A Few More Bad Apples: As The Climate Changes, Fruit Growing Does, Too : The Salt Apple growing is a ruthless business obsessed with good looks. Higher temperatures affect every part of of the fruit's life cycle, from more pests to changing color — and can even give them sunburn.

A Few More Bad Apples: As The Climate Changes, Fruit Growing Does, Too

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The warming climate is an increasing problem for agriculture. Even in a good year, one without lots of heat waves or floods, slowly rising temperatures are making it harder to grow food. As part of our summer series on heat, NPR's Laurel Wamsley looks at its impact on apples.

LAUREL WAMSLEY, BYLINE: Harvest time is months away in Sparta, Mich. But walking through his orchard, fourth-generation grower Phil Schwallier can already tell which apples he won't be able to sell.

PHIL SCHWALLIER: Got a little sunburn on it.

WAMSLEY: That's right. Apples can get sunburned.

SCHWALLIER: Yellowish color developing here on the part that's facing the sun. That's just from Friday, Saturday and Sunday when it was so hot.

WAMSLEY: Too much heat can also mess with an apple's color. If nights don't cool down enough for their pigment to fix in place, apples won't turn that nice shade of red that consumers like. And then there can be damage when apples start growing only to be hit by frost.

SCHWALLIER: This is Russet that's growing down the side of the fruit, and this is a defect. I have to throw it out.

WAMSLEY: In fact, any sort of blemish and that apple never makes it to that shiny pyramid in your grocery store. Instead it will be turned into juice or applesauce, for which growers are paid just a fraction of what they'd get otherwise. Schwallier says he's noticed more defects as the climate has warmed. For 150 years, western Michigan has been the perfect place to grow apples, says Jeff Andresen, professor at Michigan State University and the state climatologist. Lake Michigan to the west has moderated the climate, but now...

JEFF ANDRESEN: What you can see in general is less ice for less time on the lakes than used to be the case in past decades.

WAMSLEY: And less ice means that spring comes sooner. That affects the growth patterns of not just crops but also the insects that can destroy them.

ANDRESEN: If we have a warmer climate, they're going to develop faster than they have in the past. An insect pest like codling moth - maybe we have to deal with three generations of that pest in a growing season. Historically, we've typically only had to deal with two.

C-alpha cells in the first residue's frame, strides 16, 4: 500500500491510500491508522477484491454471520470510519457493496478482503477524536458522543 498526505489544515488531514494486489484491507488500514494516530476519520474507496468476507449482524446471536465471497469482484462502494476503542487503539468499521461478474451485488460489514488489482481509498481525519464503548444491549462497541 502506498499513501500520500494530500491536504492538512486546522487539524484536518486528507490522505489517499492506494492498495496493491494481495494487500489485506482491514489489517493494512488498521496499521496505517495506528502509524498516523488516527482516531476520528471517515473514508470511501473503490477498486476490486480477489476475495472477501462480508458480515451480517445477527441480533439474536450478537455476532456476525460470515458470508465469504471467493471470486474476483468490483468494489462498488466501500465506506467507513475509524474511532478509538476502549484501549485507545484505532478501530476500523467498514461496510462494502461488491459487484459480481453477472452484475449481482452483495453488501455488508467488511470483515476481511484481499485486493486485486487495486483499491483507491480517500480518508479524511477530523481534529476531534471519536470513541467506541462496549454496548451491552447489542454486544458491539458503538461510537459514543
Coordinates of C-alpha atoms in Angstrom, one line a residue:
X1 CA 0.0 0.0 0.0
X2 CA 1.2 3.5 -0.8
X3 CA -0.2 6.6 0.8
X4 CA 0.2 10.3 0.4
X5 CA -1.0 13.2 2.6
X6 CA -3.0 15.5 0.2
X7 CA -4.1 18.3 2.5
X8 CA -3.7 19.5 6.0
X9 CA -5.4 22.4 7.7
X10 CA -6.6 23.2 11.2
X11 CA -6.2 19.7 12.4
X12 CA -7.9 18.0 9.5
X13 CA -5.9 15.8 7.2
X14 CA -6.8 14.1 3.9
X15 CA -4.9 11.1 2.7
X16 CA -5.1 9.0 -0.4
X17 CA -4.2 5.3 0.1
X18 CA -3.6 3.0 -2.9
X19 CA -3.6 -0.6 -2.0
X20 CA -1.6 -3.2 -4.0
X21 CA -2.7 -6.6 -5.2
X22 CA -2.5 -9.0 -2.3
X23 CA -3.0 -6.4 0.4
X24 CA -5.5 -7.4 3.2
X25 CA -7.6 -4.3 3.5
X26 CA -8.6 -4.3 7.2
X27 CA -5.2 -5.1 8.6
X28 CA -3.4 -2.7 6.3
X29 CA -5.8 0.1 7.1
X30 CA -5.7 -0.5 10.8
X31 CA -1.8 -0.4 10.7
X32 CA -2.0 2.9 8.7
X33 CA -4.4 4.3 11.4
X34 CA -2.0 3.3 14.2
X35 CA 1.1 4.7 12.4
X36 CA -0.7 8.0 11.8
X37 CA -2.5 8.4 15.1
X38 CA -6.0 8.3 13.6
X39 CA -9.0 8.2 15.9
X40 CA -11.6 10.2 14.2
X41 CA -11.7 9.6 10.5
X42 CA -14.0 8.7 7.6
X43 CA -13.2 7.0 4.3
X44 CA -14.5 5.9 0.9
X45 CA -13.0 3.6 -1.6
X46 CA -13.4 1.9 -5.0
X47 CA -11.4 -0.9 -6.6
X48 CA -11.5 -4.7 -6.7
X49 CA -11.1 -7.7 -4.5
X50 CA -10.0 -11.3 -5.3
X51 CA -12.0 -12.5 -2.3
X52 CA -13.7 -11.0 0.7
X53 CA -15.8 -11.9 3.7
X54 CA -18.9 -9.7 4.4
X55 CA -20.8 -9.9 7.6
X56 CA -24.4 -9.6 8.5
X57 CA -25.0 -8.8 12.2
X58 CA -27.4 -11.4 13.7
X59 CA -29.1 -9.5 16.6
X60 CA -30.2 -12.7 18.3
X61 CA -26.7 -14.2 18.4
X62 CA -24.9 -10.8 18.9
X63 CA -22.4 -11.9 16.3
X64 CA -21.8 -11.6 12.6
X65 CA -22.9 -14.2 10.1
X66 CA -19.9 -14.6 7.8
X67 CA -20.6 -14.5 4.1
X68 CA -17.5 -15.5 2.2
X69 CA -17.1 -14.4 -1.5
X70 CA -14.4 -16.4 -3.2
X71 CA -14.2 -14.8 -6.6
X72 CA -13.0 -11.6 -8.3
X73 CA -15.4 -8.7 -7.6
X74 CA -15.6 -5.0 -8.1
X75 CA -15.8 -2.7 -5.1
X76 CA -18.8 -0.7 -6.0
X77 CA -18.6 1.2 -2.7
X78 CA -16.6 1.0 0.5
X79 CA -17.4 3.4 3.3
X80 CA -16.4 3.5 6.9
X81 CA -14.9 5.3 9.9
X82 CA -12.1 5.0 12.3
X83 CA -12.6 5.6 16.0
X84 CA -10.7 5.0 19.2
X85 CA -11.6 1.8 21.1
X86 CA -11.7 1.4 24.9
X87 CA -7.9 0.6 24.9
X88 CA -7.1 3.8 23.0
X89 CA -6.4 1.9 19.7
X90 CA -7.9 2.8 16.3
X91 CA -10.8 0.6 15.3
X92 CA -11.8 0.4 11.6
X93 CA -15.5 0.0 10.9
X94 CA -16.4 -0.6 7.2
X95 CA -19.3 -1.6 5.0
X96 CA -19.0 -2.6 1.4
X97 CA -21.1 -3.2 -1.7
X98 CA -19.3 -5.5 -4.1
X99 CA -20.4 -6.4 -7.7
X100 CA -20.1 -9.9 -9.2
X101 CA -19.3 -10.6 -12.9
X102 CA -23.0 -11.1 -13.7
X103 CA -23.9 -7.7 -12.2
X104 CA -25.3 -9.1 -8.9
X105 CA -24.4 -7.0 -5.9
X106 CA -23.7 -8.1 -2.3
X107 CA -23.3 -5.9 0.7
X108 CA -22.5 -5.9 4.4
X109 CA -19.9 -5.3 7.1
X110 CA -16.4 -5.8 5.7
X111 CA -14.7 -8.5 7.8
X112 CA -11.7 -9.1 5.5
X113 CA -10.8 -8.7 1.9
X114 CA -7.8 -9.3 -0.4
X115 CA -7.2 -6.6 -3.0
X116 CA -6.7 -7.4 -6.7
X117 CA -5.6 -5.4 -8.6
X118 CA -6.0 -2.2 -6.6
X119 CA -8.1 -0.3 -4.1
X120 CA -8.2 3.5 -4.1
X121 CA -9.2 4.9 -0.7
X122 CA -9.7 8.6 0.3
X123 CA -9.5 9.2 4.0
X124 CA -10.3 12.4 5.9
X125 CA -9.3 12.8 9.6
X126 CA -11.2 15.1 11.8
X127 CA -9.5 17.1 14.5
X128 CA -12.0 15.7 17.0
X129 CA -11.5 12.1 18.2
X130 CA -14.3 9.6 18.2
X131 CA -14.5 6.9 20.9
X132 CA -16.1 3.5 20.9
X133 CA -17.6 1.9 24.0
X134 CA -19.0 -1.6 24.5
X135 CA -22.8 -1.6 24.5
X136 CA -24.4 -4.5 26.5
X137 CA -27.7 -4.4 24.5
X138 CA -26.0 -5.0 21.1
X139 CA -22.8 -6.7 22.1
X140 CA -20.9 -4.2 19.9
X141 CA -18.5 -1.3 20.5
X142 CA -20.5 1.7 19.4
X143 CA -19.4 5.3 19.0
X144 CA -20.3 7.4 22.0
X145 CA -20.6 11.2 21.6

WAMSLEY: Which means that many growers will spray a third round of pesticide closer to when the apples are harvested. It's not just apples that are affected by all of this. Higher temperatures are reshaping the entire agricultural landscape, drawing a new map of what can grow where. Jim Byrum heads the Michigan Agri-Business Association.

JIM BYRUM: Michigan used to produce more dry beans - navy beans, kidney beans, black beans, things like that - than any other state in the union. We're seeing that industry move west and north. And that's because of climate change. Some of the biggest production increases in corn acres, for example, the last few years have been in states like North Dakota when historically they didn't produce corn.

WAMSLEY: So for some farmers, the warming climate means a longer growing season and new crops. But for most, it just means more unpredictability. Sometimes it's too hot. Sometimes it's too cold. There can be drought or huge rains. All of that creates more risks that growers must protect against. And that's expensive, says Gregory Peck, a professor of horticulture at Cornell University.

GREGORY PECK: Not only do you need to invest in irrigation to be able to survive through those years of drought, but you're also going to need to install more drainage lines for those years when we have excessive rainfall.

WAMSLEY: Apple grower Phil Schwallier has all the latest technology to protect against weather's extremes - irrigation for dry spells, nets to protect against hail and wind, and tall fans that can blow warmer air toward the ground on cold nights when it could frost.

SCHWALLIER: When we plant an orchard, it's such a major investment that we're going to be living with that orchard for, like, 10 or 20 years before we take it out. So we have to be careful on what we plant, what we choose.

WAMSLEY: And on this hot, sunny day, workers on his farm are protecting that investment, spraying his Honeycrisps with calcium carbonate. It's sunscreen for apples. Laurel Wamsley, NPR News, Sparta, Mich.


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